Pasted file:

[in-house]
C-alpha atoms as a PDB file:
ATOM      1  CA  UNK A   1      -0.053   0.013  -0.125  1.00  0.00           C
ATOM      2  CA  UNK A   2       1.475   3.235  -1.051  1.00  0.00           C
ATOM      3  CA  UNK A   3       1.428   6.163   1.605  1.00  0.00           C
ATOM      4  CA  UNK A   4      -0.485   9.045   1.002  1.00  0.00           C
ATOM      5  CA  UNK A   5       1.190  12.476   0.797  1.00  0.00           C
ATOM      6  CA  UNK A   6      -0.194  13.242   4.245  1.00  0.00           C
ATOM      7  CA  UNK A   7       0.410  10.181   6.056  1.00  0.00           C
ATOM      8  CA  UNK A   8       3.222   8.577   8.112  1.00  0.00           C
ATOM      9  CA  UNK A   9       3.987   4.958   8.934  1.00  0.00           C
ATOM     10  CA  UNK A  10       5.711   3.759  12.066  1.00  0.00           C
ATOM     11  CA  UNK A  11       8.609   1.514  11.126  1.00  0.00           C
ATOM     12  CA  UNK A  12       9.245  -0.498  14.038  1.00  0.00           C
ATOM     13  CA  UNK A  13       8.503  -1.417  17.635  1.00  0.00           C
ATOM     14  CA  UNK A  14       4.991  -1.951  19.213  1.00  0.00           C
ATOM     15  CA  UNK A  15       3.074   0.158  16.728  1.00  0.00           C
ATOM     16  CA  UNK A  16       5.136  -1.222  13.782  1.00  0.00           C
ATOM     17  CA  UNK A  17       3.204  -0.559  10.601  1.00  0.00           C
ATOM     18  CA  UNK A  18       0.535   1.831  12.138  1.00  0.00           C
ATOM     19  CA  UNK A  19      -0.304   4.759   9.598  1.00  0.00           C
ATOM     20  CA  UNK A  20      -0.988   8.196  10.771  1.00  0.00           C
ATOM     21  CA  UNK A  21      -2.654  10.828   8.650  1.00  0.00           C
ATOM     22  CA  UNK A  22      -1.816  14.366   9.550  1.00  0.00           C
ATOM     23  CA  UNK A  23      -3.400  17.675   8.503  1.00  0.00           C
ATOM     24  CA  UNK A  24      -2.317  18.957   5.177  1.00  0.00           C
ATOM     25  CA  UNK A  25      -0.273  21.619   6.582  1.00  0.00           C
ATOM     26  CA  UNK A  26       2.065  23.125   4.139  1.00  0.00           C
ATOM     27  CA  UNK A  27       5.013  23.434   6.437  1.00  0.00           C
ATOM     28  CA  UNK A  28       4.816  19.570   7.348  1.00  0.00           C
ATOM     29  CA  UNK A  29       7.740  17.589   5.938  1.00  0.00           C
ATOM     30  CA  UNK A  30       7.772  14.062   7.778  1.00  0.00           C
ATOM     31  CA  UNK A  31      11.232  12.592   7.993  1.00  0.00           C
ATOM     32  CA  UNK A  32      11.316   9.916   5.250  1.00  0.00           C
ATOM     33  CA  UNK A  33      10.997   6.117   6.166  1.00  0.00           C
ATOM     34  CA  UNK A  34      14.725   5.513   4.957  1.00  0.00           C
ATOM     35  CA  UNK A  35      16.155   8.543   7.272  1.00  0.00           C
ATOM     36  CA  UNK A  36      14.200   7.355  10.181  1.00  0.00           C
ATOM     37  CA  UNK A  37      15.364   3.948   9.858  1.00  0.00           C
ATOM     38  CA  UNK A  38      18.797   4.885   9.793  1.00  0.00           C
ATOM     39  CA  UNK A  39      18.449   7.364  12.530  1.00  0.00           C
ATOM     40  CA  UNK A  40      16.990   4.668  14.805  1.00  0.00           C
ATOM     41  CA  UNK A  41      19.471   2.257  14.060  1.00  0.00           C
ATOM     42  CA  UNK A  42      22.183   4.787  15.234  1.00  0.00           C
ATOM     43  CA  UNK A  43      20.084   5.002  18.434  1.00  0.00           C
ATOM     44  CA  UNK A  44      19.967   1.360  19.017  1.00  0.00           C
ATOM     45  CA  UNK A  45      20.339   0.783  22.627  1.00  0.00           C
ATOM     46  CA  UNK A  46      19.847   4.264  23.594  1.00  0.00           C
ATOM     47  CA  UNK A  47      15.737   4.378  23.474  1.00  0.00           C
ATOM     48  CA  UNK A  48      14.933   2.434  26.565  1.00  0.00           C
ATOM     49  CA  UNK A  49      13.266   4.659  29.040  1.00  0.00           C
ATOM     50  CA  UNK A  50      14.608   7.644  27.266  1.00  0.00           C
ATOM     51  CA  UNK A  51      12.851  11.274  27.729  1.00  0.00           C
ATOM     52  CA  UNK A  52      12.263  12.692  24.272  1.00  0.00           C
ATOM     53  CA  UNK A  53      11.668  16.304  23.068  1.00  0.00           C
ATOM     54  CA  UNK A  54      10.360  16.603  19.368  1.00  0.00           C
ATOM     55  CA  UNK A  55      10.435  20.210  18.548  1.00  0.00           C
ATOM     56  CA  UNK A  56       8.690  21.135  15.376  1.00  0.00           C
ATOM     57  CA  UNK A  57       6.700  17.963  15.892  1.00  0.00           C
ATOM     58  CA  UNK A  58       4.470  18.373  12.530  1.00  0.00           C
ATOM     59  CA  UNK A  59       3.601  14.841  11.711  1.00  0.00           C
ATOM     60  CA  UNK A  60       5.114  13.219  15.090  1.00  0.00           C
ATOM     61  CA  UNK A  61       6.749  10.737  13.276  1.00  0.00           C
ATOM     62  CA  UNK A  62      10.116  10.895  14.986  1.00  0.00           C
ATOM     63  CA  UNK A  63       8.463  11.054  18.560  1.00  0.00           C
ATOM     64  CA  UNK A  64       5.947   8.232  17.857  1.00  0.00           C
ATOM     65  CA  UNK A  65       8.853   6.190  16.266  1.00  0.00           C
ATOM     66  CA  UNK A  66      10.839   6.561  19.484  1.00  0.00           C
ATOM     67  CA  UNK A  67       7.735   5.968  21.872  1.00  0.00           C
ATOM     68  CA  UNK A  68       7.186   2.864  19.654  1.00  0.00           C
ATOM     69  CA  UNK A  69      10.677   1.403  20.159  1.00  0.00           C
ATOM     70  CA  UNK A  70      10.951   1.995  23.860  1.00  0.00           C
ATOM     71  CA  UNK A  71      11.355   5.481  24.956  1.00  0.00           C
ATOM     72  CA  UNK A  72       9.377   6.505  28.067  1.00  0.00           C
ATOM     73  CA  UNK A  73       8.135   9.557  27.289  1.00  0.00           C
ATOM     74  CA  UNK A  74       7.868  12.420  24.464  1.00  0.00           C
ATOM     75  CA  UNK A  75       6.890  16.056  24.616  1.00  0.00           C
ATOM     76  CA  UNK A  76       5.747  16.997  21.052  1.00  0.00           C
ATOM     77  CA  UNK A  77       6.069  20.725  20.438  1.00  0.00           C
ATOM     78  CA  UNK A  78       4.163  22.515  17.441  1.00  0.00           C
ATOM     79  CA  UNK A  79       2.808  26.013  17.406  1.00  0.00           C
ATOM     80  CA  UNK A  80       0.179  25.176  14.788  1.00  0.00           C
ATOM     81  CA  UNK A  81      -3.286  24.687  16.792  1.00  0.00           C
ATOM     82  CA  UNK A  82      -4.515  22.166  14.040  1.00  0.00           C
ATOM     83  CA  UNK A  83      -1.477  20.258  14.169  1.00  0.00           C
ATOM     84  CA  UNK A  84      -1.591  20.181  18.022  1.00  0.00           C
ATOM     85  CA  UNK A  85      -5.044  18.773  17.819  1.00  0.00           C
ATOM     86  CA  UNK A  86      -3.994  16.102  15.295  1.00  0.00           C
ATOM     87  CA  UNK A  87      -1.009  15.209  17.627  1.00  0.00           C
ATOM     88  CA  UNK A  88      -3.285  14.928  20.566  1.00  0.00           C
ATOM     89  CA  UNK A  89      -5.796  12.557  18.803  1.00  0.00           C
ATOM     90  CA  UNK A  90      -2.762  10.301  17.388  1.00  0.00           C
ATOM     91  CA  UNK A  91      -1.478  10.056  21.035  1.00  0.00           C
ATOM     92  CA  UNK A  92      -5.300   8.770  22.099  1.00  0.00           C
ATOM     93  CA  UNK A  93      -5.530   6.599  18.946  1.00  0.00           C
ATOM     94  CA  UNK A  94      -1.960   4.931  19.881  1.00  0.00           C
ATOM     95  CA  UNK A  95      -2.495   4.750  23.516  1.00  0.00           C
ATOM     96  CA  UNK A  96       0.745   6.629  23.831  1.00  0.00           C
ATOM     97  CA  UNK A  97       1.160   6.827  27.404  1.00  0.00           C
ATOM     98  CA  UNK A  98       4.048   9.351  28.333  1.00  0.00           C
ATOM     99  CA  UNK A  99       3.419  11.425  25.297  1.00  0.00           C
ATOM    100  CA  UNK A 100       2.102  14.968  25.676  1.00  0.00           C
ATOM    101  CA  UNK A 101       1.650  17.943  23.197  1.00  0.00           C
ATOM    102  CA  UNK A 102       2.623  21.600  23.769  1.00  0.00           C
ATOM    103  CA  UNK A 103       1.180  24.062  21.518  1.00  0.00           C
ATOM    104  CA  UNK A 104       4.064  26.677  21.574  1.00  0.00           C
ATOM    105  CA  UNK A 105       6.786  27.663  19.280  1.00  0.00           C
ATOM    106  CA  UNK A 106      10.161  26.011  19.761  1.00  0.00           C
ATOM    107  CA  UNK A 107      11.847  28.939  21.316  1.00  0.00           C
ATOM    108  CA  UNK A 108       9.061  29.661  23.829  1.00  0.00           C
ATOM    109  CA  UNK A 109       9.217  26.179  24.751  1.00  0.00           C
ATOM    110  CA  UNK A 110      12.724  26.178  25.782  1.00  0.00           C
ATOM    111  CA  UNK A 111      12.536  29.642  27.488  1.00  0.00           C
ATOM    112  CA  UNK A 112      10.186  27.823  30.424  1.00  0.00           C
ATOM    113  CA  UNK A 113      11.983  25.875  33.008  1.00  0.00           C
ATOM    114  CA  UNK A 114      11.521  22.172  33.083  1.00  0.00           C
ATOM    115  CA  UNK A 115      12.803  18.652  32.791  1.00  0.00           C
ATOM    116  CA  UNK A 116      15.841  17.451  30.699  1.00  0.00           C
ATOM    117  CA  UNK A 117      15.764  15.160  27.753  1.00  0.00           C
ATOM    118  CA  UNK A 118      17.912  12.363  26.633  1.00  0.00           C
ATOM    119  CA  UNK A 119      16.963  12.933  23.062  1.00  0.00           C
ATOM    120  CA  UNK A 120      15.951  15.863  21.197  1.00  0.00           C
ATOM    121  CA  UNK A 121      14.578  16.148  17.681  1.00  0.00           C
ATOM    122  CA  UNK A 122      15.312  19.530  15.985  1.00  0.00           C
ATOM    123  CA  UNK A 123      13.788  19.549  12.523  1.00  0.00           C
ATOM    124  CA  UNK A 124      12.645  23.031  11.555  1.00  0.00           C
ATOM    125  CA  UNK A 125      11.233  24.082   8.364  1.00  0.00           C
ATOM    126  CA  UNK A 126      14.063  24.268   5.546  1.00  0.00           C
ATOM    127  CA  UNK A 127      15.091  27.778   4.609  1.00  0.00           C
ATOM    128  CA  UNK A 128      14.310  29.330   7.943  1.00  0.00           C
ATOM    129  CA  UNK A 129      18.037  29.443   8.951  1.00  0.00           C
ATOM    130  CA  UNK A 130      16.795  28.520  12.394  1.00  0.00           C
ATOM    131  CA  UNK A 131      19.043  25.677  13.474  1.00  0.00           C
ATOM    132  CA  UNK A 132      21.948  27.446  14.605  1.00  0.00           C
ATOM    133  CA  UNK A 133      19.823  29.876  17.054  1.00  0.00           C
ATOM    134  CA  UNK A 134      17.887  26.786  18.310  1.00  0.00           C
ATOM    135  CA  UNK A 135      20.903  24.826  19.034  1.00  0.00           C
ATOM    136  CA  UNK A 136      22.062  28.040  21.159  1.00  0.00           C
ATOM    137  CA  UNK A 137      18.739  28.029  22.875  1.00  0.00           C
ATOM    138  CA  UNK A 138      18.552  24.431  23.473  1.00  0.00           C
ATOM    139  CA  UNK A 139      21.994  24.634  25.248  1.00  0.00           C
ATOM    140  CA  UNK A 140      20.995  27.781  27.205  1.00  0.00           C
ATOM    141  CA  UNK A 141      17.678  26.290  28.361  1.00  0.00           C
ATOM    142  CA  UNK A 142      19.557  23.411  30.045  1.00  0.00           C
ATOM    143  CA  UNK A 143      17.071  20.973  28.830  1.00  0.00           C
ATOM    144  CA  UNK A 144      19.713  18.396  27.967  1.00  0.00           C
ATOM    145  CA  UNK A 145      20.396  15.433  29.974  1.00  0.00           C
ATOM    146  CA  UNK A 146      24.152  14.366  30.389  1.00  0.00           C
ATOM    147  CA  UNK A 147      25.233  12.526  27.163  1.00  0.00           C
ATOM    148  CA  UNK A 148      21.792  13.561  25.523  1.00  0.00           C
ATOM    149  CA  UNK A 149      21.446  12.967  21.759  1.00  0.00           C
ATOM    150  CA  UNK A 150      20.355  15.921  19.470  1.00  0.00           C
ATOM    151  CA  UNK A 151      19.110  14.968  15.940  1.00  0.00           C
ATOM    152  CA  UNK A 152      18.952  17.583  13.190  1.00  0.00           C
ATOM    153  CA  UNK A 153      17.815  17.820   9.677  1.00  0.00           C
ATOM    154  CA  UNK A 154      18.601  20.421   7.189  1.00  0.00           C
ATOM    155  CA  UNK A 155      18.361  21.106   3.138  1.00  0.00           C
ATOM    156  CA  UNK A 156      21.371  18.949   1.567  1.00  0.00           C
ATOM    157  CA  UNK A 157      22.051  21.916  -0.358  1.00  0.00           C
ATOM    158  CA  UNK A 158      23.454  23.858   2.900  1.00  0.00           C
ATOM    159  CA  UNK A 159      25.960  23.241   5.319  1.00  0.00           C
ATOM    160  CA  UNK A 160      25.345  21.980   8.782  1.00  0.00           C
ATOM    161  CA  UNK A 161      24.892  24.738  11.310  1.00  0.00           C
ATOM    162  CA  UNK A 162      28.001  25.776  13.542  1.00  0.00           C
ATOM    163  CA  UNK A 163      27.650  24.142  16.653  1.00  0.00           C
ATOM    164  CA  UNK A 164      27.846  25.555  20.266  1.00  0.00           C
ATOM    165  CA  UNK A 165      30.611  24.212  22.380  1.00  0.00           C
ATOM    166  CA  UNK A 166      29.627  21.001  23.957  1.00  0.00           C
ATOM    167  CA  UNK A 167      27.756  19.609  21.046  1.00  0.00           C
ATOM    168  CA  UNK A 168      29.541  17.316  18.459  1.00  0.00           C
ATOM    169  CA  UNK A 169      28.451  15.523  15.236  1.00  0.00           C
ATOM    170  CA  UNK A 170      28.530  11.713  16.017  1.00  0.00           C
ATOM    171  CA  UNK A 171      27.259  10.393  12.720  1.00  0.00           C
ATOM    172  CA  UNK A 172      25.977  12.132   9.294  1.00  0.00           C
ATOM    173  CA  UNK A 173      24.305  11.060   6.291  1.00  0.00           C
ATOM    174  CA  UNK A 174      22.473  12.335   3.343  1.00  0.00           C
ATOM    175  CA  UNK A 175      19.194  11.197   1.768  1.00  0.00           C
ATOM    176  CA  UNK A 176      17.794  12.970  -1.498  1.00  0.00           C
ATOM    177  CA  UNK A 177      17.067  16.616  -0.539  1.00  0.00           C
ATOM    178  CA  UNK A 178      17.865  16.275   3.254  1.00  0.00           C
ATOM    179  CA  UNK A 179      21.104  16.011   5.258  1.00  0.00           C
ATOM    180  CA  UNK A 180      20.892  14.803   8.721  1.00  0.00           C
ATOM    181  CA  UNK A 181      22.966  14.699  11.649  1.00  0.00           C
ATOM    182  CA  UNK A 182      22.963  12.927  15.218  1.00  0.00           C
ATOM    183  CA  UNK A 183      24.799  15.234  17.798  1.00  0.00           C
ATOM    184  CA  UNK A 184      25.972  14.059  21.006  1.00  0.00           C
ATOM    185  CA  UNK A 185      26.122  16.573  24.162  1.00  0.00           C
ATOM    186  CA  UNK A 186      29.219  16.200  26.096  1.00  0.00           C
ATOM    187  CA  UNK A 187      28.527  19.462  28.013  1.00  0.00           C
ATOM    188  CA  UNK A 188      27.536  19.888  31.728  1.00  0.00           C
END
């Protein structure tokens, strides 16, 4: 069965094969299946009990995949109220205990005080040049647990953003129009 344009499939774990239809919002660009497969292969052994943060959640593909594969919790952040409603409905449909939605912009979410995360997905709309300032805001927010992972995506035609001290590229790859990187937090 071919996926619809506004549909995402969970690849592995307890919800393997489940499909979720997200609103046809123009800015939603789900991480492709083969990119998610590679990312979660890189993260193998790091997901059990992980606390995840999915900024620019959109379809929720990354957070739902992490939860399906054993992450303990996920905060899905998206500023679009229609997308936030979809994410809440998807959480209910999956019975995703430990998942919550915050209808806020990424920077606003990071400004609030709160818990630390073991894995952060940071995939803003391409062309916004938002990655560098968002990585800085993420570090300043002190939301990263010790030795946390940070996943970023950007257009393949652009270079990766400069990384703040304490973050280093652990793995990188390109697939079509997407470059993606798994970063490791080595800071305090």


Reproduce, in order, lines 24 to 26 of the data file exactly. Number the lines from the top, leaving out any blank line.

ATOM     22  CA  UNK A  22      -1.816  14.366   9.550  1.00  0.00           C
ATOM     23  CA  UNK A  23      -3.400  17.675   8.503  1.00  0.00           C
ATOM     24  CA  UNK A  24      -2.317  18.957   5.177  1.00  0.00           C